The Second Day of February was indeed a black day for Pakistan. On this day several innocent lives fell prey to bullets fired during an agitation launched by PIA employees against privatization of the National Carrier. The leaders of the protest claimed that the firing was done by paramilitary forces, sent to protect the Airport and its assets, while this allegation is denied by both the Sindh Police and the Rangers, who say that the shooting was carried out from inside the unruly crowd. Latest video footage released by television channels appears to have multiplied this ambiguity.

The chain of events leading up to the tragic incident and what is now expected to happen has become a hot topic amongst analysts, who earn their bread and butter by keeping an eye on events. This time however, these discussions have an ominous ring. Almost every analyst and expert that I have met is of the opinion that the PIA agitation may have been exploited by elements that want to discredit the Armed Forces and paramilitary assets of Pakistan, with political and self-preservation motives. Experts speaking on television channels are tentatively suggesting that the Rangers (and indirectly the Interior Ministry) may have been deliberately trapped into a situation, where they could be discredited in the eyes of law and the public. Questions are being raised as to why the Rangers deployed themselves ahead of the Police instead of behind them as is customary in such situations? Some experts are suggesting that if the firing did originate from within the crowd it was most likely part of an ingenious plan to accomplish the above. Whatever be the truth and outcome of investigations into what happened, one thing is certain that the well-timed live appearance of an emotional Chairman PIA on a private channel will in all probability dilute some support for the agitation.

Seen from a higher perspective, the protest has caused a loss to the exchequer running into millions in revenues. It has also effected supporting businesses and above all provided another handle to those engaged in presenting our negative image on the international scene. There is a need therefore, to let better sense and perhaps patriotism prevail into resolving the issue in a manner where national interest is kept in the forefront. Having said this, our sympathies go out to the families of those that fell on this infamous February day, along with the prayer that may the Almighty rest the departed souls in eternal peace.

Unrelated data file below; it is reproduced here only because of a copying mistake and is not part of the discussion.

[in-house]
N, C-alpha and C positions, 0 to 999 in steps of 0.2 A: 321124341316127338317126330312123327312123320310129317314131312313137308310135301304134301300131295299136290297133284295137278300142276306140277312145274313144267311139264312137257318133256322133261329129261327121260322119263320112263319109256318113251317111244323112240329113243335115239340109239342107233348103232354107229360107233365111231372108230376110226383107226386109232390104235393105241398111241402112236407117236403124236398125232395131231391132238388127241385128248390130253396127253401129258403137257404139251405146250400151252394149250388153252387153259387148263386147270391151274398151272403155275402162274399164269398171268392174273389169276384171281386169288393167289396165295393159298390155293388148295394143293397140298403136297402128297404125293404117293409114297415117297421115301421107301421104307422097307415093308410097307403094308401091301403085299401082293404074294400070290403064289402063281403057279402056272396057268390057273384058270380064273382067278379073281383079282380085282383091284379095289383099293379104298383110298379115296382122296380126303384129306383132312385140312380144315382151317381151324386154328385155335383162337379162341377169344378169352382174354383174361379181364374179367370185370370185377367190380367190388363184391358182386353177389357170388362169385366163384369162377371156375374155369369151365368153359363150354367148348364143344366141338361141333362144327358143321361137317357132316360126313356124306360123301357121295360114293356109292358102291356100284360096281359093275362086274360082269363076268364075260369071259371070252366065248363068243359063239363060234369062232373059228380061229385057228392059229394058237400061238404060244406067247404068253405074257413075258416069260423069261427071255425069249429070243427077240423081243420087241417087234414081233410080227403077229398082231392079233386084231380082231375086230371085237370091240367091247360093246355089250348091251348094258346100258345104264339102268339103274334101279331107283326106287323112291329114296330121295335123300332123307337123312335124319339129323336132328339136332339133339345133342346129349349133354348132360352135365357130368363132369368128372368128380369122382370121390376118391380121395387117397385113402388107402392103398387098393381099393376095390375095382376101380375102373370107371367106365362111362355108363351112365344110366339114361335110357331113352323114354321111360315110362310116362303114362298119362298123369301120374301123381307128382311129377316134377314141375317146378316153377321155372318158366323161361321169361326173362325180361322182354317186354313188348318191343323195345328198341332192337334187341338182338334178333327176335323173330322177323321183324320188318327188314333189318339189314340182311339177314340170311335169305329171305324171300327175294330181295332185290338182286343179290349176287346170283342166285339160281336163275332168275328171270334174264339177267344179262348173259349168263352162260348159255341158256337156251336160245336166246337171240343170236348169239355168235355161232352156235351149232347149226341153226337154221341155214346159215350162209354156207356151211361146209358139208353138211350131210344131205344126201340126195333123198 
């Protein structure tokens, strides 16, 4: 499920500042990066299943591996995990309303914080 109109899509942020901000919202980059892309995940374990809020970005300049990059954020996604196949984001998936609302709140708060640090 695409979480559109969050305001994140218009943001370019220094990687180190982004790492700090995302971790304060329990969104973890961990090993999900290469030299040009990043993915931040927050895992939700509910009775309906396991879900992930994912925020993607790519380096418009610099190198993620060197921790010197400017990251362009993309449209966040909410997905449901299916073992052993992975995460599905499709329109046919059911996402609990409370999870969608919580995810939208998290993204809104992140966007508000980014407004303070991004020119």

While the country is in a somber mood because of what happened, I cannot but criticize the private airline, which pounced upon the opportunity created by the ongoing strike and unrest. This carrier immediately announced a substantial increase in its domestic fares to make more money - in indecent haste.

And now to another depressing topic - cricket and the lack of moral responsibility being displayed by those in charge of the game. I was once a keen follower of our team’s exploits and took occasional defeats in stride knowing that such ups and downs did occur in the field of sports. I was however forced to change my view because of the controversies that raged around our players and the Cricket Board. I no longer set everything aside and glue myself to the ‘telly’ to watch the national team play because I cannot come to terms with their consistently dismal performance with the bat and ball. I and many others like me, feel strongly that those at the helm of cricketing affairs must accept responsibility and show moral courage to clean up their desks and let better men take their place. If they need an ‘incentive’, they only have to follow the example of the Chairman PIA, who has, in a remarkable show of integrity and professional ethics, accepted responsibility for the crisis and tendered his resignation to the Prime Minister.